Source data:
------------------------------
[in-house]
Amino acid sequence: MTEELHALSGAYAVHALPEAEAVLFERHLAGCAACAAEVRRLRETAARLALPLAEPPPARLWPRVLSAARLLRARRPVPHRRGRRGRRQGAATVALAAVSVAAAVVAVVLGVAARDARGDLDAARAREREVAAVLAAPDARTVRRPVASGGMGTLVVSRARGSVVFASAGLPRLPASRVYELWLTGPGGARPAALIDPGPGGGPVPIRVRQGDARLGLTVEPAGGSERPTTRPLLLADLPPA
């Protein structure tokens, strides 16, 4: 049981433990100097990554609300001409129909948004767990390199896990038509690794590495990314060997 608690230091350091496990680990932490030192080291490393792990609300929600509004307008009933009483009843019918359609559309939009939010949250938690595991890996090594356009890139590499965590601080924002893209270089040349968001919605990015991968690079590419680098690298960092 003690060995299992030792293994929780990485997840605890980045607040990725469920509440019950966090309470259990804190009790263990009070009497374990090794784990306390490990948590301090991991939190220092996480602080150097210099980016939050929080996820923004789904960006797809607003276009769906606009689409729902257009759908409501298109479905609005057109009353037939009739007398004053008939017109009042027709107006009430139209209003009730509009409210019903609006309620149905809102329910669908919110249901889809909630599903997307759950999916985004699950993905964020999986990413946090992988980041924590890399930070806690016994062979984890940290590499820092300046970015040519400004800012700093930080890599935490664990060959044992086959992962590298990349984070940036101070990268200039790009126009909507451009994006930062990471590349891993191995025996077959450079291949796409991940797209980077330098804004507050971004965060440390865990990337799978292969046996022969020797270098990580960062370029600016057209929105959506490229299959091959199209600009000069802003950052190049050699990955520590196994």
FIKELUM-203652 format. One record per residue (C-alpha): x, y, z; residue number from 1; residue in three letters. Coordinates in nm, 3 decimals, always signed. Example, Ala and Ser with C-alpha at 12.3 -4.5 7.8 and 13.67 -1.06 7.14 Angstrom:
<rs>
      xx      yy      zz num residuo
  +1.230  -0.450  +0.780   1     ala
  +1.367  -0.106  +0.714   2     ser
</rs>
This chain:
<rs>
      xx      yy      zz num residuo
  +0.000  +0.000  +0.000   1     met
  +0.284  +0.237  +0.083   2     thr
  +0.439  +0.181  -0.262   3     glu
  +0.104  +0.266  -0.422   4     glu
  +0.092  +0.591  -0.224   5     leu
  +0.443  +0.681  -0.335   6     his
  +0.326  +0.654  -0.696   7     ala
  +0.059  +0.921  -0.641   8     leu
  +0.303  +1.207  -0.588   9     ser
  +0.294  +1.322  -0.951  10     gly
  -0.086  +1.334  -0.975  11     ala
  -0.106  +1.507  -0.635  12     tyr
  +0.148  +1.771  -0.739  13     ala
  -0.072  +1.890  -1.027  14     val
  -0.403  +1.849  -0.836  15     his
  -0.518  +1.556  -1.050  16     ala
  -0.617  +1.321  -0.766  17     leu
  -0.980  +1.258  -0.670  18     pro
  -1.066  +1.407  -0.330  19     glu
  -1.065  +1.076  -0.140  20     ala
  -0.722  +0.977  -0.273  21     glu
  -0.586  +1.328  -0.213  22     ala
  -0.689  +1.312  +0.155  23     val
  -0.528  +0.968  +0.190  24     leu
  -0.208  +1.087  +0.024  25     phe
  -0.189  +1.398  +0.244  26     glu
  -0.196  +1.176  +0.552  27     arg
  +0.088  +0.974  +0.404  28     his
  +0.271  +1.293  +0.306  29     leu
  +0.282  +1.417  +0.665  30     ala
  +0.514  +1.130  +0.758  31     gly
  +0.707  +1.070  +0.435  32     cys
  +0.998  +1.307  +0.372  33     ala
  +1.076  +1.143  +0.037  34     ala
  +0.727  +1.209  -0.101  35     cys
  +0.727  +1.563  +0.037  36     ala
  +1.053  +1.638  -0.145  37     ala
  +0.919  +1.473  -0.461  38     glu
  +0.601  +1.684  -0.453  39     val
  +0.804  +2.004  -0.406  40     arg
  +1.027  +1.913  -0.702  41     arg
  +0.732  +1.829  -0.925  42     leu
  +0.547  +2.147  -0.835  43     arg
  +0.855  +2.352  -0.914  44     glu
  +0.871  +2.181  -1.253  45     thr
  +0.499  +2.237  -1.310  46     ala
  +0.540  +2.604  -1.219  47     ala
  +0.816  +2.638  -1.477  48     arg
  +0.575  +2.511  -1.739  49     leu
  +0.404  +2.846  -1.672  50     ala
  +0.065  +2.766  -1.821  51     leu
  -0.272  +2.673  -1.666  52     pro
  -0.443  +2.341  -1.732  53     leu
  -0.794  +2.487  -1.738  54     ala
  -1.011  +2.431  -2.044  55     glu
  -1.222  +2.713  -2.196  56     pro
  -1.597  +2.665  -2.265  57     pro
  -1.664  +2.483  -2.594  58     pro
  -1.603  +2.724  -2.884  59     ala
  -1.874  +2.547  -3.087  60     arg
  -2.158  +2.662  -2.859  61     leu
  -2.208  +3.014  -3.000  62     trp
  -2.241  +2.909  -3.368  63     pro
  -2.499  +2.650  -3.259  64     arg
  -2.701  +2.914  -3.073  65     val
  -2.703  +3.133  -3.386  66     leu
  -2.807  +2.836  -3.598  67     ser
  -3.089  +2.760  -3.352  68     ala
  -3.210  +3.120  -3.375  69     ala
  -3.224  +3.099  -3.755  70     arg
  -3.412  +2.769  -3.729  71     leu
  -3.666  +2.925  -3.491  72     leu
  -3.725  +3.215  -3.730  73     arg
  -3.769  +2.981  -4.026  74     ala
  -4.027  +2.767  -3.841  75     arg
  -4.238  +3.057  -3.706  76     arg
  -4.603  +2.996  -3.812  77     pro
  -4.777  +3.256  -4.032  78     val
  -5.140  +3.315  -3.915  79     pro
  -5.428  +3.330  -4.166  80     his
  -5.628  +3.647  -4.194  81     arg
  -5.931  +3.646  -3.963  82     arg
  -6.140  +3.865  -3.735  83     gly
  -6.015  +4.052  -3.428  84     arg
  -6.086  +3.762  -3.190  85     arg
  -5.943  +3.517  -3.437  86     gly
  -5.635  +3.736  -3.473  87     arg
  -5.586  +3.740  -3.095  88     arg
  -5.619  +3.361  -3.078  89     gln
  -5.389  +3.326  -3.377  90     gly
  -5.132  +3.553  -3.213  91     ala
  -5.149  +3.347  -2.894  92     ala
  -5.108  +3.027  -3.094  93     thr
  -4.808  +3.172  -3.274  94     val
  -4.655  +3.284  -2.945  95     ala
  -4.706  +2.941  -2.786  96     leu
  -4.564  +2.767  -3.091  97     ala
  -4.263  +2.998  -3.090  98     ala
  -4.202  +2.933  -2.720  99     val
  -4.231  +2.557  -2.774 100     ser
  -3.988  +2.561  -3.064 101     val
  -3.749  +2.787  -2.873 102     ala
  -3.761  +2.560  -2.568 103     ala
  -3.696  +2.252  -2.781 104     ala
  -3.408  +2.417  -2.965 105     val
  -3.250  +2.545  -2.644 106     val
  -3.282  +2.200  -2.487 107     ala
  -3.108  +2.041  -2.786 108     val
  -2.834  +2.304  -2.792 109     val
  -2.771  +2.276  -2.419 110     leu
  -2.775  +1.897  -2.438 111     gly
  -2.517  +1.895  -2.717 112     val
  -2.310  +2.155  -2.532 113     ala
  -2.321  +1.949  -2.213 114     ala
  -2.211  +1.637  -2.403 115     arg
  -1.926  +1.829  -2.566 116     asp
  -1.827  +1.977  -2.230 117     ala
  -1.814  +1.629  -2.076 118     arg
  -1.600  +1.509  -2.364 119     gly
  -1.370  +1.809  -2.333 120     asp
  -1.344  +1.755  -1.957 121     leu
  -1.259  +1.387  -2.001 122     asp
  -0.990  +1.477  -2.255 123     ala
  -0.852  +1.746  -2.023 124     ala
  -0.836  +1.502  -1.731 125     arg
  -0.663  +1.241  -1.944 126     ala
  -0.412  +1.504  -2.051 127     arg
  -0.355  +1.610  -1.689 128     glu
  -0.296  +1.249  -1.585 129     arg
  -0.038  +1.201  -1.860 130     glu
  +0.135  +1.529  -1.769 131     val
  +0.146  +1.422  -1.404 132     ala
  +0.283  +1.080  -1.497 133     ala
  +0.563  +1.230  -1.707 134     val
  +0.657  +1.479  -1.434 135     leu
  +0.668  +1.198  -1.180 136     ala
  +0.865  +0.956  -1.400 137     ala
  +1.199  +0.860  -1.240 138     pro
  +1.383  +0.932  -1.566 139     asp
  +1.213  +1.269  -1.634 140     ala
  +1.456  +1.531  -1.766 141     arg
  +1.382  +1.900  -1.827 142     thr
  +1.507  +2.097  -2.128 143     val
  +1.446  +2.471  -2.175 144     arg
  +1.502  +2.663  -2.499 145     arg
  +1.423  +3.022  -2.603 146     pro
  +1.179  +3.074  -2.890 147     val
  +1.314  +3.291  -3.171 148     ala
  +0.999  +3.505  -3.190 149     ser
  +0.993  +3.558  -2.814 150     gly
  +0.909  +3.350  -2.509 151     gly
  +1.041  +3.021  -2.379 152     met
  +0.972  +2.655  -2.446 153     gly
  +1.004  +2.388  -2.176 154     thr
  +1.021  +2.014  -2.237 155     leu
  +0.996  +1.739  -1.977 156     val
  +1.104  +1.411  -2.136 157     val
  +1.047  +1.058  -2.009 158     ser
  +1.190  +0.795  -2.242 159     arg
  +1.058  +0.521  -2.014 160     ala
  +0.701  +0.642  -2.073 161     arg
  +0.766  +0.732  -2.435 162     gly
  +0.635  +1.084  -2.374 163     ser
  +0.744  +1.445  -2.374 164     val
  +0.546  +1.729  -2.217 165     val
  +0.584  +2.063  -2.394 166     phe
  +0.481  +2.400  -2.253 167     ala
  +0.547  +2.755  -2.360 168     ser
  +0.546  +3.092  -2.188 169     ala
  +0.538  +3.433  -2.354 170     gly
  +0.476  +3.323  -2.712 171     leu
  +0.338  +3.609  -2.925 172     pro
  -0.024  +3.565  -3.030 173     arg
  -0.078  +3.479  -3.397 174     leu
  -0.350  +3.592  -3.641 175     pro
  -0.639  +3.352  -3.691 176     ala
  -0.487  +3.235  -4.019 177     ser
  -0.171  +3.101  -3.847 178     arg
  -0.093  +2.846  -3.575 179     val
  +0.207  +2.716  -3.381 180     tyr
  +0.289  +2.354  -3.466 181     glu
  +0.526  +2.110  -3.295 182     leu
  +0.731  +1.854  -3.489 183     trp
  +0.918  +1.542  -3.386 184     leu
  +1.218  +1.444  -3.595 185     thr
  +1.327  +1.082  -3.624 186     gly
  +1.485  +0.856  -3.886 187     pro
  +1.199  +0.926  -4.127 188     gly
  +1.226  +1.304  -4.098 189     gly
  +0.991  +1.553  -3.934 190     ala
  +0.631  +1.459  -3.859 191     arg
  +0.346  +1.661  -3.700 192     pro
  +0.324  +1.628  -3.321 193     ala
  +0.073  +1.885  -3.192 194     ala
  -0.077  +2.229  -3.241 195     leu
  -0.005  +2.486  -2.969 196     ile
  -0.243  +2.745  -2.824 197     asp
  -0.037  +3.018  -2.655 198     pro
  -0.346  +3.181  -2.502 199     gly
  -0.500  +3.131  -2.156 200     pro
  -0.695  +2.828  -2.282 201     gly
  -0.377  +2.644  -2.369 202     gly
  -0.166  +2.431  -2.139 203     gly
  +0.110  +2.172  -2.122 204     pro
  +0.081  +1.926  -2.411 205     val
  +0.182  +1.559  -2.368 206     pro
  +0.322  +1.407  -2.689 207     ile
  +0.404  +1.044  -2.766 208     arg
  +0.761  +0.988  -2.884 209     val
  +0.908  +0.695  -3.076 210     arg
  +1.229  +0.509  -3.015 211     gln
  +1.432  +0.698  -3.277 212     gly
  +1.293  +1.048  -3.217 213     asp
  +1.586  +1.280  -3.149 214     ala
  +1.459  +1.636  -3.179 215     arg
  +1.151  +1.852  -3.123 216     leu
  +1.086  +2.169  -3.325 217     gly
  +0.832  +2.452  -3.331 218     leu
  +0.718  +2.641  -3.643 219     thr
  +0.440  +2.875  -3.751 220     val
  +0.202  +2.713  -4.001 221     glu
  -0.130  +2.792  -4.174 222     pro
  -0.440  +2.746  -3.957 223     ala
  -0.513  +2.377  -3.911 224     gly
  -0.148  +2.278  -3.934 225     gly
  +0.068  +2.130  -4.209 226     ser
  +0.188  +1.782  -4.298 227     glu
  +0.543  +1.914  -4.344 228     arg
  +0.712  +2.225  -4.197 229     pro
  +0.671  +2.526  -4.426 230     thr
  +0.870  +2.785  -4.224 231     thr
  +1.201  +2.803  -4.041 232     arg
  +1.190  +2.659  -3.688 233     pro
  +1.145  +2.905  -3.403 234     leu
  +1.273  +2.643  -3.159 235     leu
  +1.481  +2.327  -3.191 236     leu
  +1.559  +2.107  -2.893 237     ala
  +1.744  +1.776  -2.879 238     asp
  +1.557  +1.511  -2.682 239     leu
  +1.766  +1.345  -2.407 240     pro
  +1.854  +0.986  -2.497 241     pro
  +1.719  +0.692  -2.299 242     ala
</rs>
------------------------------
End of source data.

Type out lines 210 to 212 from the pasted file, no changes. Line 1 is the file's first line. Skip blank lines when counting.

  -0.037  +3.018  -2.655 198     pro
  -0.346  +3.181  -2.502 199     gly
  -0.500  +3.131  -2.156 200     pro